This bachelor's degree in Business Administration with a concentration in management will prepare students to work at management levels in a variety of organizations. Specifically students can learn effective strategies for human resource management, international management and knowledge of general management practices that will allow them to make effective decisions as managers in organizations from private business to government to nonprofit organizations. Choose online schools or campus schools that teach and use the most up-to-date technology and business practices.
The business degree in finance arms students with the necessary background information for a career in various financial areas from investment firms to banks, The curriculum, which includes technology, ethics, e-business, problem solving, research, analysis, accounting principles, investment fundamentals, and portfolio management, allows students to prepare for a career in finance. The degree in finance is for the student beginning a career in the financial industry or the professional looking to advance their career.
Technology and especially e-commerce has revolutionized the way we do business. Today, a brick and mortar store that opens an e-commerce Web site is suddenly transformed into a global company. In the online e-business degree program, students will learn the advanced technology and basics of business that connect these two forces in a dynamic new environment. Students will learn the business concepts of marketing, management, finance, and retail as they relate to e-commerce. Students will also learn how to create, maintain and manage e-commerce Web sites, opening the door for careers in this field or the possibility of opening their own e-commerce business.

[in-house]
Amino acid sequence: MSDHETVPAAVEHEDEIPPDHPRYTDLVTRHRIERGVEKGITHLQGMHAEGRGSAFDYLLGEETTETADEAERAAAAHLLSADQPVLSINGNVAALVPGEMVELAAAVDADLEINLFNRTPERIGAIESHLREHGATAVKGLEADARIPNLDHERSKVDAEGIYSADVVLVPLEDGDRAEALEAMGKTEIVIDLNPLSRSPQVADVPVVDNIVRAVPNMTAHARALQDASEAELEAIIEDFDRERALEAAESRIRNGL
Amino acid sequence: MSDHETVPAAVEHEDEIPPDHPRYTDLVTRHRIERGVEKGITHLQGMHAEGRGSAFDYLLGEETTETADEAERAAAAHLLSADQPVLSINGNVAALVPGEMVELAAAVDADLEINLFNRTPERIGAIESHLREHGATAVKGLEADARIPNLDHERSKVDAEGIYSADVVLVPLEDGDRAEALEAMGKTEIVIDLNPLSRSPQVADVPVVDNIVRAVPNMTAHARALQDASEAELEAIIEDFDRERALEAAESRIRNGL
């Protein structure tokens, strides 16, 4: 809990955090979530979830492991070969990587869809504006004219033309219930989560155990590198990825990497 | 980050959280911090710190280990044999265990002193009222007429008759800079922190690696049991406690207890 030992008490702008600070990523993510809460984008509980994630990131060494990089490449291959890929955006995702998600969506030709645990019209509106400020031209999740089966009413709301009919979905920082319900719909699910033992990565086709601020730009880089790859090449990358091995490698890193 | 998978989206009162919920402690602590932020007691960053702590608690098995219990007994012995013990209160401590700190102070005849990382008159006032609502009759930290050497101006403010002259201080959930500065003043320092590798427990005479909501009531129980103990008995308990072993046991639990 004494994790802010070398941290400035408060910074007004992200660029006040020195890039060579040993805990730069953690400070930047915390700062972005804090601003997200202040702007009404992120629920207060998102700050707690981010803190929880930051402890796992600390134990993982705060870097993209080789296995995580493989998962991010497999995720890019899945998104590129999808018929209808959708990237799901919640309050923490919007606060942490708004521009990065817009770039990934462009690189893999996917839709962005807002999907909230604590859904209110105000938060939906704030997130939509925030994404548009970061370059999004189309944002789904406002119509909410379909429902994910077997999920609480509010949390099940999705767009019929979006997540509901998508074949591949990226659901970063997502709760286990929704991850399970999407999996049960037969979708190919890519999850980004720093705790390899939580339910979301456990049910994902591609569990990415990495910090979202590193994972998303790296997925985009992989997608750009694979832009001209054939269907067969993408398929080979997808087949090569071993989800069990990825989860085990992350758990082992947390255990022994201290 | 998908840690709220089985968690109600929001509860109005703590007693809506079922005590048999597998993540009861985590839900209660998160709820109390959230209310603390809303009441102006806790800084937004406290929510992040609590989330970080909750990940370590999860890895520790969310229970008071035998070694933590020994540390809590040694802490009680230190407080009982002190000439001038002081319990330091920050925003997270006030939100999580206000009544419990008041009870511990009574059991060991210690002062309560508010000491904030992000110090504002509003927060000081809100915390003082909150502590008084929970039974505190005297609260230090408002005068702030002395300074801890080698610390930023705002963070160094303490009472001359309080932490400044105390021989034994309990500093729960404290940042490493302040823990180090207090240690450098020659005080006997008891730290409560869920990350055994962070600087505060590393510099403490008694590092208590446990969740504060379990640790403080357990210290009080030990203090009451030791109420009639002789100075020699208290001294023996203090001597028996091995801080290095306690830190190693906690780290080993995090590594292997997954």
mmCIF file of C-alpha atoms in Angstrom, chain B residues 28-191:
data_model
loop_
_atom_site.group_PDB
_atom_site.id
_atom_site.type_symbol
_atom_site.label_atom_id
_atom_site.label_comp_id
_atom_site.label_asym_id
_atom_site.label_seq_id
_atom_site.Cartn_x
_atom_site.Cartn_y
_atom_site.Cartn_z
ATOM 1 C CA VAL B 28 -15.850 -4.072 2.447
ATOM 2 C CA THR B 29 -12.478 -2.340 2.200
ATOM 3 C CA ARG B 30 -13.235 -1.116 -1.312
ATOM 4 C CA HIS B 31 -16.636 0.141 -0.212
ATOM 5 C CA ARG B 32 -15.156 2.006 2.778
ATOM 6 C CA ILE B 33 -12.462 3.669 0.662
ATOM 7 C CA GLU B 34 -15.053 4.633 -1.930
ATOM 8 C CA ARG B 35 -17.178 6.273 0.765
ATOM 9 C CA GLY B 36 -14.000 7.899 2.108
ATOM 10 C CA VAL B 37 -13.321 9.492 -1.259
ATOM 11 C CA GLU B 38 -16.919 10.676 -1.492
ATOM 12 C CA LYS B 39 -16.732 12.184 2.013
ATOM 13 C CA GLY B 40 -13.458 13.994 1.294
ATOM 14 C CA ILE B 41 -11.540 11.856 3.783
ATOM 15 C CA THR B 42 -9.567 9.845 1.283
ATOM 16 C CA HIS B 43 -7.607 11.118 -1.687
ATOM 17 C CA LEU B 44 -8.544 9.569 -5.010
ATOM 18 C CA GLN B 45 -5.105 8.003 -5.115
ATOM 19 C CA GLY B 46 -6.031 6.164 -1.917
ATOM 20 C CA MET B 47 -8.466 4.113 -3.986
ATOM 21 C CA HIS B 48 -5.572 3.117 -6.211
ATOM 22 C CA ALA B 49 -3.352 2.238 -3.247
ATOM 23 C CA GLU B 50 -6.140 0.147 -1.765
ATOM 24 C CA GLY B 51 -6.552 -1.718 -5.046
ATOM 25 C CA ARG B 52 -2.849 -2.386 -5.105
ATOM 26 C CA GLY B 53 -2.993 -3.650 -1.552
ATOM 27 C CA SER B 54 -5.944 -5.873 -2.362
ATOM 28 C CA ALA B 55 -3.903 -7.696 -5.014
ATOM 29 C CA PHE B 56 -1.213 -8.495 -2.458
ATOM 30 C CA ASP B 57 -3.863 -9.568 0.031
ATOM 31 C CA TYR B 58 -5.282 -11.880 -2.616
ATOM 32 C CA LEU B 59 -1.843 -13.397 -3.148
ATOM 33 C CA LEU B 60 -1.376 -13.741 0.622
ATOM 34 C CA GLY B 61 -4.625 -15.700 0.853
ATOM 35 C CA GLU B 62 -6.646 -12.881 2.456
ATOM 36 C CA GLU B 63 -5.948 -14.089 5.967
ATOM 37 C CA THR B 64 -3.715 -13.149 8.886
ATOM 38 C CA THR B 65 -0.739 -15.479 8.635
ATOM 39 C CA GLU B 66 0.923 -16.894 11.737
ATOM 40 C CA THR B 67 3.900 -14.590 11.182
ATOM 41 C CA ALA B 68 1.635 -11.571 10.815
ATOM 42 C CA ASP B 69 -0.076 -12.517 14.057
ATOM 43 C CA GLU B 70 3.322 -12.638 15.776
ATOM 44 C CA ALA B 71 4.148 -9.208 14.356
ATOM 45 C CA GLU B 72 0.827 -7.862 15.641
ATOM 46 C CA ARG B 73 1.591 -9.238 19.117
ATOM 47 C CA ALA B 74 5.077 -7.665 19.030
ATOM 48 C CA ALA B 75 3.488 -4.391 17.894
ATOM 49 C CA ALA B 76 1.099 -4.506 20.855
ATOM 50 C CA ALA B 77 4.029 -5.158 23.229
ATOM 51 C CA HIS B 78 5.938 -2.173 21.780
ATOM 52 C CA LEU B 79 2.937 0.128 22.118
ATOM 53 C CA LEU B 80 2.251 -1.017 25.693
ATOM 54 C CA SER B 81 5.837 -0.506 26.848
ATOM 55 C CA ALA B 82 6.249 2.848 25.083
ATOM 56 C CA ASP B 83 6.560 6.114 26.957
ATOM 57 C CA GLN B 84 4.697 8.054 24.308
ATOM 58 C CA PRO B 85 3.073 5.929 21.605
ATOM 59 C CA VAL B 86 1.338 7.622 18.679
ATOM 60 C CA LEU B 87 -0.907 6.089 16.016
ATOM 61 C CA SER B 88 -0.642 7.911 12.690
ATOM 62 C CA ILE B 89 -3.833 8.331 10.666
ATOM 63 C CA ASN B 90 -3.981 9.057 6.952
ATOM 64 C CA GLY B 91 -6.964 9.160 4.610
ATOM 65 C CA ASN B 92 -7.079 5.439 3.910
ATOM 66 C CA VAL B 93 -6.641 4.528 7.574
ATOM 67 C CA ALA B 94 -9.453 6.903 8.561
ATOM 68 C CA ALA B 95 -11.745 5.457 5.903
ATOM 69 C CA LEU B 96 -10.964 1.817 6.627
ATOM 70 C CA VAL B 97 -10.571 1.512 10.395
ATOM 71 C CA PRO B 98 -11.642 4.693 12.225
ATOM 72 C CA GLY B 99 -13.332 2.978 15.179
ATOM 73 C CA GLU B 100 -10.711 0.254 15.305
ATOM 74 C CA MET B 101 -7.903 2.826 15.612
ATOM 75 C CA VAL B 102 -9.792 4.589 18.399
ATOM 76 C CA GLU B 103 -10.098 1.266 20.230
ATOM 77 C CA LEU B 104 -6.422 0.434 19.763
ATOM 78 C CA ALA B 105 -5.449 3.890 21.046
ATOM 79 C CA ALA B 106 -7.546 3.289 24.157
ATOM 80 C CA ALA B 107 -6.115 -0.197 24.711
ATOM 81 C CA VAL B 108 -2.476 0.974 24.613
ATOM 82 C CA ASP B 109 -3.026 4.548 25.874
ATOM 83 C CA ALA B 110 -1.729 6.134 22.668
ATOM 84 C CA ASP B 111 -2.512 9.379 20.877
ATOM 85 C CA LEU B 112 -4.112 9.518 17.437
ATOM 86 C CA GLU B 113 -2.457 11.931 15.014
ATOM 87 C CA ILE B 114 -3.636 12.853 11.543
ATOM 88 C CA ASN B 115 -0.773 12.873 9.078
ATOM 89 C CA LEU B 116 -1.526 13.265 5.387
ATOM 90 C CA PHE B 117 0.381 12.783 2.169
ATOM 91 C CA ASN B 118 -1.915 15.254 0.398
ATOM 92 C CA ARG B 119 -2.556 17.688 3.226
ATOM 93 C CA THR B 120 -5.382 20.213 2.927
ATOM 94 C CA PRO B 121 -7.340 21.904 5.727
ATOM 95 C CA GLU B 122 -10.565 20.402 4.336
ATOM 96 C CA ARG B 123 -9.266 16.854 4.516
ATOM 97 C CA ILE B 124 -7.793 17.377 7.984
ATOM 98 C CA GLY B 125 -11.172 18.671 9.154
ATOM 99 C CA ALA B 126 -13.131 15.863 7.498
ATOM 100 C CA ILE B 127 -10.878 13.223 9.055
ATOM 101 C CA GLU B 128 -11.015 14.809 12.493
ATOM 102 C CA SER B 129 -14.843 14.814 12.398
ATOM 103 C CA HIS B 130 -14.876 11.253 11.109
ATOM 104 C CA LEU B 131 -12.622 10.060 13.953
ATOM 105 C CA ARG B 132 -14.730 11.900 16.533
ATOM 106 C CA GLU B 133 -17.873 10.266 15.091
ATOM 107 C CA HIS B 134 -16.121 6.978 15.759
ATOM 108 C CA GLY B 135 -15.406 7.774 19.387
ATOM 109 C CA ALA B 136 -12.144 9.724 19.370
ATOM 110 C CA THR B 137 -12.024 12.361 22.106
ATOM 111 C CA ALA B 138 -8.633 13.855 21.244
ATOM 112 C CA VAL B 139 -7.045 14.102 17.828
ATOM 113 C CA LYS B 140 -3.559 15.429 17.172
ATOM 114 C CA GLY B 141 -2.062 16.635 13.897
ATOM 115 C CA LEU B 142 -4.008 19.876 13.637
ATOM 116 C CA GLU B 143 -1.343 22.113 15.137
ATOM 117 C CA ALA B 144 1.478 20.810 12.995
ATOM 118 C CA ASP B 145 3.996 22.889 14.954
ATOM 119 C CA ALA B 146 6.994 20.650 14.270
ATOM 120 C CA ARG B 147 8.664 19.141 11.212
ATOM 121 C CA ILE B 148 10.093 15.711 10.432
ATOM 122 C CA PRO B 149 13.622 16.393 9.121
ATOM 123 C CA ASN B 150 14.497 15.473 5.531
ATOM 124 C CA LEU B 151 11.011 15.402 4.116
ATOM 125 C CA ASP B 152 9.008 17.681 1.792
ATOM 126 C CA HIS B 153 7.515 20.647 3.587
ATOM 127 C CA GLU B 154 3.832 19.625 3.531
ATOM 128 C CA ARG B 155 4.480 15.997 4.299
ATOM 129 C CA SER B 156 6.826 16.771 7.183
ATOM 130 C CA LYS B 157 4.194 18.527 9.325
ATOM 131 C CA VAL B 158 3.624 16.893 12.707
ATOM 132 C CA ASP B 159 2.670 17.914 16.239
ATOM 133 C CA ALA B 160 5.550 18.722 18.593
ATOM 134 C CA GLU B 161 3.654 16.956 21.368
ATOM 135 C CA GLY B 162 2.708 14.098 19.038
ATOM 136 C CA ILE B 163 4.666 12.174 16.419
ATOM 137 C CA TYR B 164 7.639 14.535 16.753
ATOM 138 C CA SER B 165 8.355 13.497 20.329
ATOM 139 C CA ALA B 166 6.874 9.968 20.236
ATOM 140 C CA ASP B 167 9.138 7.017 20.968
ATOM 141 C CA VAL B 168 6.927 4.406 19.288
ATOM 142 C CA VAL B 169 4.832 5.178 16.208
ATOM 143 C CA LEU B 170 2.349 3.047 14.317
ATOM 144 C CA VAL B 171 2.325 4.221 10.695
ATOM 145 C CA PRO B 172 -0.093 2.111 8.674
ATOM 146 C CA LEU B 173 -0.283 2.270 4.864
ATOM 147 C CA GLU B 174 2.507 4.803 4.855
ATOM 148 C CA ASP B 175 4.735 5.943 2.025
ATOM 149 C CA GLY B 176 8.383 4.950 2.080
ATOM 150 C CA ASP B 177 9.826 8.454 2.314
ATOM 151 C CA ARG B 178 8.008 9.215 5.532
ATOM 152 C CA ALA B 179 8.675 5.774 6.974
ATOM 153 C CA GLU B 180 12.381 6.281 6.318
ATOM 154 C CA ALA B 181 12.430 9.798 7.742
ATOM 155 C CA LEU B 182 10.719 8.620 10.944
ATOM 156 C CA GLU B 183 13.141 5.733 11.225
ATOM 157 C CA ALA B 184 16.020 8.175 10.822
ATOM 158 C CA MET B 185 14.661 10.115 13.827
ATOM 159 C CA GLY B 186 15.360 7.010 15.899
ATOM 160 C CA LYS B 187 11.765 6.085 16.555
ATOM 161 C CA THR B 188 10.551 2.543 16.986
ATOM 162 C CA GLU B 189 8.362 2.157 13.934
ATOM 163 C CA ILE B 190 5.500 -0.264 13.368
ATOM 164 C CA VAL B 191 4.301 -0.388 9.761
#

Successful small business owners are using technology advancement and e-commerce to compete with larger companies and stay in business. The business administration degree in small business management and entrepreneurship will give students the tools they need to start their own small business, take over an existing business, or be employed by a small business and take on a managerial or consulting position to grow that company in the marketplace. This program guides students through finding initial funding for businesses, locating financial resources to stay in business, building solid customer bases, and identify new opportunities to increase revenue or expand. Additionally, they will learn the ins and outs of managing a small business from payroll to budgeting to dealing with employee issues.